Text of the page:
The N5k maintains the config of the FEXs, even when they’re removed (and even though it’s not visible to us). In this article, we’re going to look into this a little further… We’ll start with a working FEX, using Po100 (with Eth1/19-20 being the physical bundle members). Read more »
Posts tagged: associate
I prefer to use port-channel interfaces for the fabric interfaces when connecting fabric extenders (FEXs). If a single interface in the bundle fails, it won’t remove the fabric extender interface – it simply reduces it’s bandwidth. This results in stable, predictable, redundant and resilient behavior. Let’s prove this point. Read more »
Continuing our journey into the world of FEXs on the Nexus 5000 and 2000, today we’re going to look at the behavior of the FEX configs themselves on the Nexus 5000.
All of the configuration and software information (firmware/images) for the FEX (Nexus 2148T) are kept on the parent switch (a Nexus 5000-series switch). Going on this, what happens when the FEX goes offline? Do I lose my config?
A stack of 3750 switches can be provisioned ahead of time, so that as stack members are added (assuming that they’re the correct type/model), no changes must be made – just move on. What kind of behavior is available on the Nexus 5000/2000?
I haven’t found provisioning available yet for FEXs on the N5k, however I did notice that the configurations for the FEX are retained when the FEX goes offline and online. This is great — if the 2148T fails or the fabric interface links are disconnected, the config will still be there (although not visible until the FEX comes back online). This article is looking at it from an association perspective (N2148T association with the N5k, not a configuration (actual port configs on the FEX). With that said, let’s explore this further… Read more »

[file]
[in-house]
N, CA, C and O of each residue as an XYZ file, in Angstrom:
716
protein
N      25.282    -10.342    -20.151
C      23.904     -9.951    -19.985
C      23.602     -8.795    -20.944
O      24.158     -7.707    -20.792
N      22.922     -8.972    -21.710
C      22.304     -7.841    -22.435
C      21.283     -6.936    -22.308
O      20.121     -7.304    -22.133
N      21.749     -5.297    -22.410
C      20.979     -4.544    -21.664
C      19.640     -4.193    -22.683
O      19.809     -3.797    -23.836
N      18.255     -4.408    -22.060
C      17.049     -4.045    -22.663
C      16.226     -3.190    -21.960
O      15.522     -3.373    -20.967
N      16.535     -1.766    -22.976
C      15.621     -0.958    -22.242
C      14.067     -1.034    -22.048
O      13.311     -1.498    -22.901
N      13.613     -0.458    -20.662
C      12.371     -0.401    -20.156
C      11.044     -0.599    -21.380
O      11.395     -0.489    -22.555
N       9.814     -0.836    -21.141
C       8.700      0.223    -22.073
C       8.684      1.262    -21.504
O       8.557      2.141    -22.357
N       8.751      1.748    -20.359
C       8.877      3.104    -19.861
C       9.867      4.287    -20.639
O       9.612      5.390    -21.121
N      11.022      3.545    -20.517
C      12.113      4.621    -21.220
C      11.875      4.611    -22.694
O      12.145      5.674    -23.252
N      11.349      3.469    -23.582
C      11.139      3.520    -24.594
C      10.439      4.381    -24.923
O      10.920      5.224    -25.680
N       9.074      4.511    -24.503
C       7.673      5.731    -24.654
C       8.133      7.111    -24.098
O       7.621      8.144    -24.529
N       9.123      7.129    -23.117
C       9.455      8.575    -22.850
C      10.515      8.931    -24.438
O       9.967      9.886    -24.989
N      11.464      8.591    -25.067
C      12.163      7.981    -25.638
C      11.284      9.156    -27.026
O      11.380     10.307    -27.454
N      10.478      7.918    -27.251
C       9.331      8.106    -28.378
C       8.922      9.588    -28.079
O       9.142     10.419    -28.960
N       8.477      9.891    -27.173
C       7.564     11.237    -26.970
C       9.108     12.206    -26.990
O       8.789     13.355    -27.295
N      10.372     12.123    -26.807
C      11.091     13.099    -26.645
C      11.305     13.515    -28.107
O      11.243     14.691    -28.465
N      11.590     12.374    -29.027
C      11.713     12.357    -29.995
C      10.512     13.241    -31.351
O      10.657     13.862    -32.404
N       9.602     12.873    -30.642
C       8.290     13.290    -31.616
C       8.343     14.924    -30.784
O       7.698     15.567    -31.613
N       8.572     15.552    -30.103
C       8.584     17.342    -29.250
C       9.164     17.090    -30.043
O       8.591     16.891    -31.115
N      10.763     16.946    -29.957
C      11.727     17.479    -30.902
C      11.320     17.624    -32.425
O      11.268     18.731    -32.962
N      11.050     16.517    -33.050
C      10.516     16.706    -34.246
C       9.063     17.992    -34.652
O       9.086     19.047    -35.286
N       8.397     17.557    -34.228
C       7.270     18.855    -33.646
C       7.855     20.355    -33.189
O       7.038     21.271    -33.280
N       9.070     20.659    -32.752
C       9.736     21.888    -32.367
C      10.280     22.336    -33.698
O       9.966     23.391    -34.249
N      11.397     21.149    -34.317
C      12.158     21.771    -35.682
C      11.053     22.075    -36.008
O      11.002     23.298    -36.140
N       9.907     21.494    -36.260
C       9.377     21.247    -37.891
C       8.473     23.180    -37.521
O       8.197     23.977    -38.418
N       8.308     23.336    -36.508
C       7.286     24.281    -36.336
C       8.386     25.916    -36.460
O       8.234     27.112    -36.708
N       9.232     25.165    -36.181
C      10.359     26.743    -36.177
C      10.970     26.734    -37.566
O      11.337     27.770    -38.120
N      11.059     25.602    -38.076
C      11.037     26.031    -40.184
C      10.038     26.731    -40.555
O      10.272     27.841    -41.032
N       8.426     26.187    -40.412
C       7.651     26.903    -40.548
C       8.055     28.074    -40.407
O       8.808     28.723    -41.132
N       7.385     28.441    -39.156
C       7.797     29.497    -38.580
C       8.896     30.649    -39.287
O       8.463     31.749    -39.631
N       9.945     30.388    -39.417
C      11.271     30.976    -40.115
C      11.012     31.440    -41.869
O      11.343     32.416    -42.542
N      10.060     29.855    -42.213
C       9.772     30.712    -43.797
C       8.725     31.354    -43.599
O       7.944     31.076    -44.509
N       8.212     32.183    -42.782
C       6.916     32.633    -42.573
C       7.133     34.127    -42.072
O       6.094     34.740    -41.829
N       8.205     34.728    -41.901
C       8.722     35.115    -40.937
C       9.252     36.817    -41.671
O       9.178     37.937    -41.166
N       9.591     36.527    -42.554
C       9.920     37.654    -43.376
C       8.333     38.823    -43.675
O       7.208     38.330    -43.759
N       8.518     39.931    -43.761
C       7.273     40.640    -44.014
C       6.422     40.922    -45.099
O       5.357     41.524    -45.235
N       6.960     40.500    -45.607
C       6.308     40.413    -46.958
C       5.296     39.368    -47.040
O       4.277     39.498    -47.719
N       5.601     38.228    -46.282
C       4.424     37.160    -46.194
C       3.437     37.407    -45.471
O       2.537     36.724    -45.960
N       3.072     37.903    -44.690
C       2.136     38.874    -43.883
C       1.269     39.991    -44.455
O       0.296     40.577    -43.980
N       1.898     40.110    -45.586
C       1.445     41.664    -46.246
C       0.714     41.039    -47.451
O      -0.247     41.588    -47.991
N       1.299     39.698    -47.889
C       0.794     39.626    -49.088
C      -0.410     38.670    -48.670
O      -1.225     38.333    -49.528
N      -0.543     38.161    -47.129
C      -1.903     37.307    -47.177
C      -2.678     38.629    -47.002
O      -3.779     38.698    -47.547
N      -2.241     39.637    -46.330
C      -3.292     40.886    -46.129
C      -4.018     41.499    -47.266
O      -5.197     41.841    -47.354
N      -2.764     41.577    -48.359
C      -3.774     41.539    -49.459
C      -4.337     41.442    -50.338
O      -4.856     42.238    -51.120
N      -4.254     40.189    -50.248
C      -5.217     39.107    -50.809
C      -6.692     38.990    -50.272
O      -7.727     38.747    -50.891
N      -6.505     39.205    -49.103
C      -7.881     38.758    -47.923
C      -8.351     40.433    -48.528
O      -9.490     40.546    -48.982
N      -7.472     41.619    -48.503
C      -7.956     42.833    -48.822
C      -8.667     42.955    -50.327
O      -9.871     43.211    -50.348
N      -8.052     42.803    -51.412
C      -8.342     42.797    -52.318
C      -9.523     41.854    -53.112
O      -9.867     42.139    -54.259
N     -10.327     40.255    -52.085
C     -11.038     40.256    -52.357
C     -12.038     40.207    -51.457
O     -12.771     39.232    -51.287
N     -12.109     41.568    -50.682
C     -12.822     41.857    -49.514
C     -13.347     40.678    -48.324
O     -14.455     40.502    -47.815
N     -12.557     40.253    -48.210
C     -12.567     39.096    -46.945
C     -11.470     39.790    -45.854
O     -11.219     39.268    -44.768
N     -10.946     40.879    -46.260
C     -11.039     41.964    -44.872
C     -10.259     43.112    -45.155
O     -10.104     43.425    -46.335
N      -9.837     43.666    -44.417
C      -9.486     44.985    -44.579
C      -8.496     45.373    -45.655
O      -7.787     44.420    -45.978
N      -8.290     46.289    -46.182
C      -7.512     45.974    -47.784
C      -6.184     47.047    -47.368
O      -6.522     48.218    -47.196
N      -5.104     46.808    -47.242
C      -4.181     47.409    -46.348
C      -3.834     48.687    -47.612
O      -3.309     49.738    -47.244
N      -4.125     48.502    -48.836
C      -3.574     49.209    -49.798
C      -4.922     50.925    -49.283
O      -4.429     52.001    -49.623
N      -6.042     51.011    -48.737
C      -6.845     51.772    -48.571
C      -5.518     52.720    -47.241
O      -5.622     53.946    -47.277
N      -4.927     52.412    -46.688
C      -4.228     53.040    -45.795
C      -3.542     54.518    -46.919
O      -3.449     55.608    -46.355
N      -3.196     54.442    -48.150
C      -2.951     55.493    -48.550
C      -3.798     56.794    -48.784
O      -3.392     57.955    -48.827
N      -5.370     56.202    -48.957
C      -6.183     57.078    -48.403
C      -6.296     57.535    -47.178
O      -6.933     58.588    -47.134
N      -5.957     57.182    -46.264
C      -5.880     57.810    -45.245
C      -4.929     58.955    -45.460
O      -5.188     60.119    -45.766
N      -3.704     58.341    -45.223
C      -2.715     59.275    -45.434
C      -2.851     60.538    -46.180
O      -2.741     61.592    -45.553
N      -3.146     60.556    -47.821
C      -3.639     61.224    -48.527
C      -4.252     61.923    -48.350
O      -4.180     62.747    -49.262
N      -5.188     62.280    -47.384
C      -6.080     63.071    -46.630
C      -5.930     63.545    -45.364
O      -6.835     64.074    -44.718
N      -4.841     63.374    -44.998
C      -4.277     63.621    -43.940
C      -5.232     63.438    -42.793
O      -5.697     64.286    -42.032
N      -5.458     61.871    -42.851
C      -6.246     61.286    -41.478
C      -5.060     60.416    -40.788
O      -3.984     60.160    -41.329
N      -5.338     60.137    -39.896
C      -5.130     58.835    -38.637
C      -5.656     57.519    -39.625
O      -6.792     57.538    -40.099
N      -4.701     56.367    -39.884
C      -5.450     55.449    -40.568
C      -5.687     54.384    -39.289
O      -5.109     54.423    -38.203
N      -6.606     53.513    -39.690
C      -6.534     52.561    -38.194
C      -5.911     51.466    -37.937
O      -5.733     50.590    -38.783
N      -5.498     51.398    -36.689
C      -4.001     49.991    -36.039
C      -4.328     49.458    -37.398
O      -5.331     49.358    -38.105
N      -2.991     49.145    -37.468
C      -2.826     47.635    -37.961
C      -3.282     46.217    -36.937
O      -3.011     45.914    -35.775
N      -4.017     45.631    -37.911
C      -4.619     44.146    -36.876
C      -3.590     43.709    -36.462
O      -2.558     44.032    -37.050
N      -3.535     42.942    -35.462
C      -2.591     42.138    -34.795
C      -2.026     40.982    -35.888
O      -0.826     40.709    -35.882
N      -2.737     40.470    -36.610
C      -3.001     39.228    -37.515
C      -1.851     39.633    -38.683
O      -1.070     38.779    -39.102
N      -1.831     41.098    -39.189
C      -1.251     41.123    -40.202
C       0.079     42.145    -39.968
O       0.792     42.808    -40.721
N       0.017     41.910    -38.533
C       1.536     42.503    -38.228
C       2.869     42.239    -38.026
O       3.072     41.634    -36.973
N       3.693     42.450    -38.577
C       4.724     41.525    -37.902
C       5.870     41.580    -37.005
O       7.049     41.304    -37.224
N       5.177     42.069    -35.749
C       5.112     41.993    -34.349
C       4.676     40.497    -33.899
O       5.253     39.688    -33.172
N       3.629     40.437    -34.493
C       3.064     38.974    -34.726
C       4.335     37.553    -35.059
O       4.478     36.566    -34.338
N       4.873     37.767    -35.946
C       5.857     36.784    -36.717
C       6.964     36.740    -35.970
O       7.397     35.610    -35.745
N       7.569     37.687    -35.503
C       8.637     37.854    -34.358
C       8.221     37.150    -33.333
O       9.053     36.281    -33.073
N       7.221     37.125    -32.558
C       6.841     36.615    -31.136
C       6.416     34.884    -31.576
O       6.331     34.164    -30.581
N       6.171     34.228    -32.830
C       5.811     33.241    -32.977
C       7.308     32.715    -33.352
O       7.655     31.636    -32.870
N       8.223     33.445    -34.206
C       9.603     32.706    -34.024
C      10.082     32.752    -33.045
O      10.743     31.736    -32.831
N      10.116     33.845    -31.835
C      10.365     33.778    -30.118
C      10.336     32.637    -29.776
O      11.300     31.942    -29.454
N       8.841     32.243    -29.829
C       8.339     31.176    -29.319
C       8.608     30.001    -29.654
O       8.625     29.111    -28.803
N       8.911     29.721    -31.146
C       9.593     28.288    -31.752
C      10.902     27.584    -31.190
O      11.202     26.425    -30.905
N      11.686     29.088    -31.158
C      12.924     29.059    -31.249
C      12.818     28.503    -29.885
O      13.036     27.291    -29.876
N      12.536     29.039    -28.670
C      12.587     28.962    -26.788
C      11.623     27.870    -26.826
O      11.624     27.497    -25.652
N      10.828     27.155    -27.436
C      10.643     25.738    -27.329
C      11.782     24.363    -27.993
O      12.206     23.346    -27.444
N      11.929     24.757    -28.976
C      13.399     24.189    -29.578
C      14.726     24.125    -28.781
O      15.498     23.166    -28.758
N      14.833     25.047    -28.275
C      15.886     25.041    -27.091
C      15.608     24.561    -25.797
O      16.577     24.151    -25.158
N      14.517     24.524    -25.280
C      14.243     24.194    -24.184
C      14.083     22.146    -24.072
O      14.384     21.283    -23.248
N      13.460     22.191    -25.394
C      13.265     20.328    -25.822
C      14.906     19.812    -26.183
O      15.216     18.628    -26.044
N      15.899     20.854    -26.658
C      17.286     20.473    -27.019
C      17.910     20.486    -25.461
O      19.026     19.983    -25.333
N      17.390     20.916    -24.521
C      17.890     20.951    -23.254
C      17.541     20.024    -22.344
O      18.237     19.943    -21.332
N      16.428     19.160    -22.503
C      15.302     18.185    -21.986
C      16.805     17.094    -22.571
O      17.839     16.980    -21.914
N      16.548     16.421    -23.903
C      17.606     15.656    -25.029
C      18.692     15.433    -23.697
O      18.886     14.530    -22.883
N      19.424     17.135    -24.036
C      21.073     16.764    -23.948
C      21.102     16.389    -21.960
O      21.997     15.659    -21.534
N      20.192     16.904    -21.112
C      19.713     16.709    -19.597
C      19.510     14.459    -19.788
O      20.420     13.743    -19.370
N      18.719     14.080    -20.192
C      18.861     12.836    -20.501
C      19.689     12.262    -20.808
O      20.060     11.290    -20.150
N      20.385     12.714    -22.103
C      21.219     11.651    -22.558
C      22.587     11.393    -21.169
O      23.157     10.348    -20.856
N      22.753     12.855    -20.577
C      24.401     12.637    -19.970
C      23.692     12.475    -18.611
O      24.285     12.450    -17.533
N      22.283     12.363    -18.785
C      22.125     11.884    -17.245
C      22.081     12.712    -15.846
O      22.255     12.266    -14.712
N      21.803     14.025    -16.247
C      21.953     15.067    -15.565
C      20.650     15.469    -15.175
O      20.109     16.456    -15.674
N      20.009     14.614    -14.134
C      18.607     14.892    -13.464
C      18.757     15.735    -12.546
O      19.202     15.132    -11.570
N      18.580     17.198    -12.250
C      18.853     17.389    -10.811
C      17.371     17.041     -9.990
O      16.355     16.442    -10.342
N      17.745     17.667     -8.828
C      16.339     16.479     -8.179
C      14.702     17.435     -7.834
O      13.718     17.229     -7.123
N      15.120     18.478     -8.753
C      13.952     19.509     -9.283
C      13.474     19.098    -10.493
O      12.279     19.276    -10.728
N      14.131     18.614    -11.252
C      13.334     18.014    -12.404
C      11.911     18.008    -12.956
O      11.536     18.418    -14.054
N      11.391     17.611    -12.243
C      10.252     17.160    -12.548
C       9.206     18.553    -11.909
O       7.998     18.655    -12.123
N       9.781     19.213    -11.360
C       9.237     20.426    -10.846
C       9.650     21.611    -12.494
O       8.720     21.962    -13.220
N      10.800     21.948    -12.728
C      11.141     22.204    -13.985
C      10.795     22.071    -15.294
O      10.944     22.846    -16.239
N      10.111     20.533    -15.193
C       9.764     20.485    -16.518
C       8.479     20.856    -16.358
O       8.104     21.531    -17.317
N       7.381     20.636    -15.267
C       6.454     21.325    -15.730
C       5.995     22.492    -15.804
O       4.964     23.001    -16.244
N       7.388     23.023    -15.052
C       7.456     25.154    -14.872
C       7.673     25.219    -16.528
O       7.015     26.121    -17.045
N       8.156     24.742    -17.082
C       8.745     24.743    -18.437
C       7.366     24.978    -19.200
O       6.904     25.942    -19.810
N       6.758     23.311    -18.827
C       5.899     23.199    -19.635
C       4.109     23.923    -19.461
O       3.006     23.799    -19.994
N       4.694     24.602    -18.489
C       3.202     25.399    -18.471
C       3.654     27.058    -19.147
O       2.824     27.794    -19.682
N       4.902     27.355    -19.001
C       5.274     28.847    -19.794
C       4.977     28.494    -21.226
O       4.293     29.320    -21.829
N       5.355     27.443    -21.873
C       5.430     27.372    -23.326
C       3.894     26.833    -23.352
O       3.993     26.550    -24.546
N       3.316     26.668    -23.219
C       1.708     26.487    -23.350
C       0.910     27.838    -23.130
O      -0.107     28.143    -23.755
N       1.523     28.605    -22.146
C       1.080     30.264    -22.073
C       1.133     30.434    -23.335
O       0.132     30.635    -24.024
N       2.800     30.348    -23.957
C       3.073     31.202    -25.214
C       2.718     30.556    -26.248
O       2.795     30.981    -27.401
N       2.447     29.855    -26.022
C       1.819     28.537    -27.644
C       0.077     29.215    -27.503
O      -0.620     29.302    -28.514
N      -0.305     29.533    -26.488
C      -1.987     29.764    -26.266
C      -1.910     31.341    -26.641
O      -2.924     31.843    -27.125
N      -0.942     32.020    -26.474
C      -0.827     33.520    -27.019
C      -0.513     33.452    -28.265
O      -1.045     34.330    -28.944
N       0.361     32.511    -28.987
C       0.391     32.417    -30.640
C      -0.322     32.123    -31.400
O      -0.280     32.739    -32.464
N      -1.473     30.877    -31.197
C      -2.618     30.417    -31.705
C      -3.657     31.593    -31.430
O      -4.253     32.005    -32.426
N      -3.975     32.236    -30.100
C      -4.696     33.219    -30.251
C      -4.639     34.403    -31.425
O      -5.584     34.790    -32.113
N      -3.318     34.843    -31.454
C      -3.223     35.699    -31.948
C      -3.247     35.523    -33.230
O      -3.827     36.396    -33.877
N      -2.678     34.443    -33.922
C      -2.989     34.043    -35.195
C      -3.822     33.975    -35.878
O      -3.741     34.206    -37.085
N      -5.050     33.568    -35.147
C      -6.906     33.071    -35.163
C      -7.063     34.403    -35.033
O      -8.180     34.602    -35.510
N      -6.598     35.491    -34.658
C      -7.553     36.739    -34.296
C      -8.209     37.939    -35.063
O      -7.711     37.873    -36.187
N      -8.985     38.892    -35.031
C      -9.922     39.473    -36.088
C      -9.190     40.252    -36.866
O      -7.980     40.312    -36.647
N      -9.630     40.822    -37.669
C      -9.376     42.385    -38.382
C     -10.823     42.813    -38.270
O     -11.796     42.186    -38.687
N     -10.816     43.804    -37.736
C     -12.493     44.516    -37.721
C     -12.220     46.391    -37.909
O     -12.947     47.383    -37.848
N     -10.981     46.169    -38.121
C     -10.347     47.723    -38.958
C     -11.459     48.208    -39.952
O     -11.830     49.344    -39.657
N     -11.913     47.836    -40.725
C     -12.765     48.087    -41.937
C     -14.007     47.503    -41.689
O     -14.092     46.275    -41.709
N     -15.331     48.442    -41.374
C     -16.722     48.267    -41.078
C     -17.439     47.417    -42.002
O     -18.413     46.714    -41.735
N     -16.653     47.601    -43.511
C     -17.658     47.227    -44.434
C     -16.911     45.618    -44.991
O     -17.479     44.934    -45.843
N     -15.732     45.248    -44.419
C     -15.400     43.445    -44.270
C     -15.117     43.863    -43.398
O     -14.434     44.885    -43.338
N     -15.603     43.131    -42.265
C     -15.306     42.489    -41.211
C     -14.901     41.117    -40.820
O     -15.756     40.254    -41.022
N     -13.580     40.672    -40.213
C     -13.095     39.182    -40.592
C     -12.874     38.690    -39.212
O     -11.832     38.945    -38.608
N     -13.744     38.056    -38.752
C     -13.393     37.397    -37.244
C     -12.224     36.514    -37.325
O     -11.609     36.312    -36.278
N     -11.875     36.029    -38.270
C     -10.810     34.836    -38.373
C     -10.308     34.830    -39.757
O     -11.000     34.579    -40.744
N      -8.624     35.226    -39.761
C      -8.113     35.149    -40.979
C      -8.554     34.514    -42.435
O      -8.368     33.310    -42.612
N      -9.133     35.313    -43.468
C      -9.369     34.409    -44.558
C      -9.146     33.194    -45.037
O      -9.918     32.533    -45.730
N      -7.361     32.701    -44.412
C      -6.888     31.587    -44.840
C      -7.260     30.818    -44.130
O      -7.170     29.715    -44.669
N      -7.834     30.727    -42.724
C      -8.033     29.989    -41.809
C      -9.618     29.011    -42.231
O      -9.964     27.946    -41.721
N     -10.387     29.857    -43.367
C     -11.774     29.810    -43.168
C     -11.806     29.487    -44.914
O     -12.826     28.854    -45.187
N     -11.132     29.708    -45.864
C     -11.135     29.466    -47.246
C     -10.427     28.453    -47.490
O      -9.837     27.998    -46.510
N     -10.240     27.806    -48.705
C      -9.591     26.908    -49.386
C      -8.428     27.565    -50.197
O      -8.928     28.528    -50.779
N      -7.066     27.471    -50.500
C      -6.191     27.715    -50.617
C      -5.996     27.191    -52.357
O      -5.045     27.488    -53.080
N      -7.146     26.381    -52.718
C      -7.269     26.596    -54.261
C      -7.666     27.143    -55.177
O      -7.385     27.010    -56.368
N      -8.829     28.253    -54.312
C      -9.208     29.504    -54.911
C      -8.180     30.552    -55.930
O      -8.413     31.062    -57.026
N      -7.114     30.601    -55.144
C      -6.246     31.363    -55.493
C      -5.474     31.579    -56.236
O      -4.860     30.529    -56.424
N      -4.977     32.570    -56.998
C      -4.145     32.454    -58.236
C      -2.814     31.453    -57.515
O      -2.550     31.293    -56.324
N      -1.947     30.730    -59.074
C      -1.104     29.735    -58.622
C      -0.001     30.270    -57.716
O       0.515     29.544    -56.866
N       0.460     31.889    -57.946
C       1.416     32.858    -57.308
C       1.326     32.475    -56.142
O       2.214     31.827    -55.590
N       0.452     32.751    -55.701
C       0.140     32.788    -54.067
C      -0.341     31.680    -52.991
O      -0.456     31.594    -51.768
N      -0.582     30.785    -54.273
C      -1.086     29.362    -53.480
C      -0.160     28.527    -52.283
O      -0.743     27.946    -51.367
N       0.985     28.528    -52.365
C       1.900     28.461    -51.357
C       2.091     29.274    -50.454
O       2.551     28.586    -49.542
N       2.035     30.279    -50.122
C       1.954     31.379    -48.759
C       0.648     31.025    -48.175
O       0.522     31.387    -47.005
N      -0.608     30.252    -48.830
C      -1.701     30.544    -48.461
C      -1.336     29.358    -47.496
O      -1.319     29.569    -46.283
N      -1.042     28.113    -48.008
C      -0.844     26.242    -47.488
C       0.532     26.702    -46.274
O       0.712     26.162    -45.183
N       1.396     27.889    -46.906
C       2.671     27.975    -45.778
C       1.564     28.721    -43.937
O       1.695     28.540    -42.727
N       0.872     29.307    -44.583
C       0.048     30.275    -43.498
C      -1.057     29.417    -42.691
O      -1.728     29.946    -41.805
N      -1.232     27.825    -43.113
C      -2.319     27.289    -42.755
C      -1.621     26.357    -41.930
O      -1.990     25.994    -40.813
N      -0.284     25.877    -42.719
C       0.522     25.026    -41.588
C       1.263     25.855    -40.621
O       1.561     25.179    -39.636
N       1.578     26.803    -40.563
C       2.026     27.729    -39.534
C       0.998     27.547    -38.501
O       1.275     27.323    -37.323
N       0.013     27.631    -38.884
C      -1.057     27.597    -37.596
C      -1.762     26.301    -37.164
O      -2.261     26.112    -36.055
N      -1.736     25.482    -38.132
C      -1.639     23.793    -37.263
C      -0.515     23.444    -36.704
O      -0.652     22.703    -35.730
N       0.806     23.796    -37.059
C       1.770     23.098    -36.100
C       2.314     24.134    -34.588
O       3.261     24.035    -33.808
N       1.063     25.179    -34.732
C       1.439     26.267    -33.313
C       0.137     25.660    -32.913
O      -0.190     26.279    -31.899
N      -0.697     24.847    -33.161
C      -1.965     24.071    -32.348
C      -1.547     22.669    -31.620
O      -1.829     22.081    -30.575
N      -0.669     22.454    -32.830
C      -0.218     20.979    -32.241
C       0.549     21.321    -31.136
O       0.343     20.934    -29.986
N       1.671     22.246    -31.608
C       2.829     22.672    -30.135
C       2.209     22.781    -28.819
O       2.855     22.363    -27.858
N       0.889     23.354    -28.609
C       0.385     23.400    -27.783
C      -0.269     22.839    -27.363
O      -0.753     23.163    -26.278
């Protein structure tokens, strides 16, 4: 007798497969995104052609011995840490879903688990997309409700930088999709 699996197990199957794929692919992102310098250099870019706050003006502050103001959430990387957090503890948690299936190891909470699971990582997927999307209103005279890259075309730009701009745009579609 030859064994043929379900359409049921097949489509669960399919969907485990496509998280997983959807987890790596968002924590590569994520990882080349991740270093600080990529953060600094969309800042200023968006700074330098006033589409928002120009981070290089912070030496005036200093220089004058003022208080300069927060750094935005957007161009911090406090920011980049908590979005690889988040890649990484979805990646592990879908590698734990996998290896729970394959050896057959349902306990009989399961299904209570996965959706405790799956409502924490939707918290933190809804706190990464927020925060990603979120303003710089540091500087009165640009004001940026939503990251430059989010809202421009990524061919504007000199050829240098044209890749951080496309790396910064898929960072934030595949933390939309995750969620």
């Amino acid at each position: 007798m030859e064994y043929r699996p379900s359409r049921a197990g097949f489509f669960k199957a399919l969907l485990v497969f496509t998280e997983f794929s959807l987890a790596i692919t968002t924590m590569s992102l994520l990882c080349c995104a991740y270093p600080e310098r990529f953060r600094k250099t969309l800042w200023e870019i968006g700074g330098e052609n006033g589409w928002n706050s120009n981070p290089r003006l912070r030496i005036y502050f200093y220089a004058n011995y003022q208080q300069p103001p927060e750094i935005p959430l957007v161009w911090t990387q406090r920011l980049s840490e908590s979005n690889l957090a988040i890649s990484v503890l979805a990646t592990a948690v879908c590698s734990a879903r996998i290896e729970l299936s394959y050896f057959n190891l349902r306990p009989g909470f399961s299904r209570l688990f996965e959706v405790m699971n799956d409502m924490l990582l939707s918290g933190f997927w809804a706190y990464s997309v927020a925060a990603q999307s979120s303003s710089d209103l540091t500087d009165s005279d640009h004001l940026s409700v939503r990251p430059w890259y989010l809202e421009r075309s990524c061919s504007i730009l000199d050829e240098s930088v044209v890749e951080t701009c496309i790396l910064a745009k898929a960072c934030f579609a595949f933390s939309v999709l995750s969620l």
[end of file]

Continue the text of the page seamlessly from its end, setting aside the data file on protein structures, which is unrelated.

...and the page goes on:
Continuing on the journey of FEXs on the Nexus platform, we’re exploring about serial numbers being statically bound to an FEX instance. It’s possible to allow any N2148T to connect to any FEX instance defined on a N5k. Simply plug in the N2k and off it goes.
This is a good low-maintenance approach, but what if I want to be more granular? What if I have several N2ks and I want to ensure that each N2k is plugged into the correct interfaces on the N5k? The only way to verify this is to tie a serial number to the FEX ID on the N5k, which will only allow that single N2k to come up on that FEX ID… or will it? What happens if the wrong serial number is entered?
Read more »
If you’re wondering what an FEX is, check out this article: http://www.cciezone.com/?p=231.
FEXs are connected to the parent switch(es) via fabric interfaces. These are 10Gbps interfaces which connect the two switches (think of a stacking cable on a 3750-series switch).
There are two methods of configuring fabric interfaces:
- Static pinning
Although these are somewhat differentiated in some of the documentation, the static pinning looks almost the same as that used for EtherChannels. The main difference is that static pinning uses physical interfaces, whereas EtherChannel uses a single Port-Channel interface for the fabric interface (there are some minor configuration differences and requirements as shown below).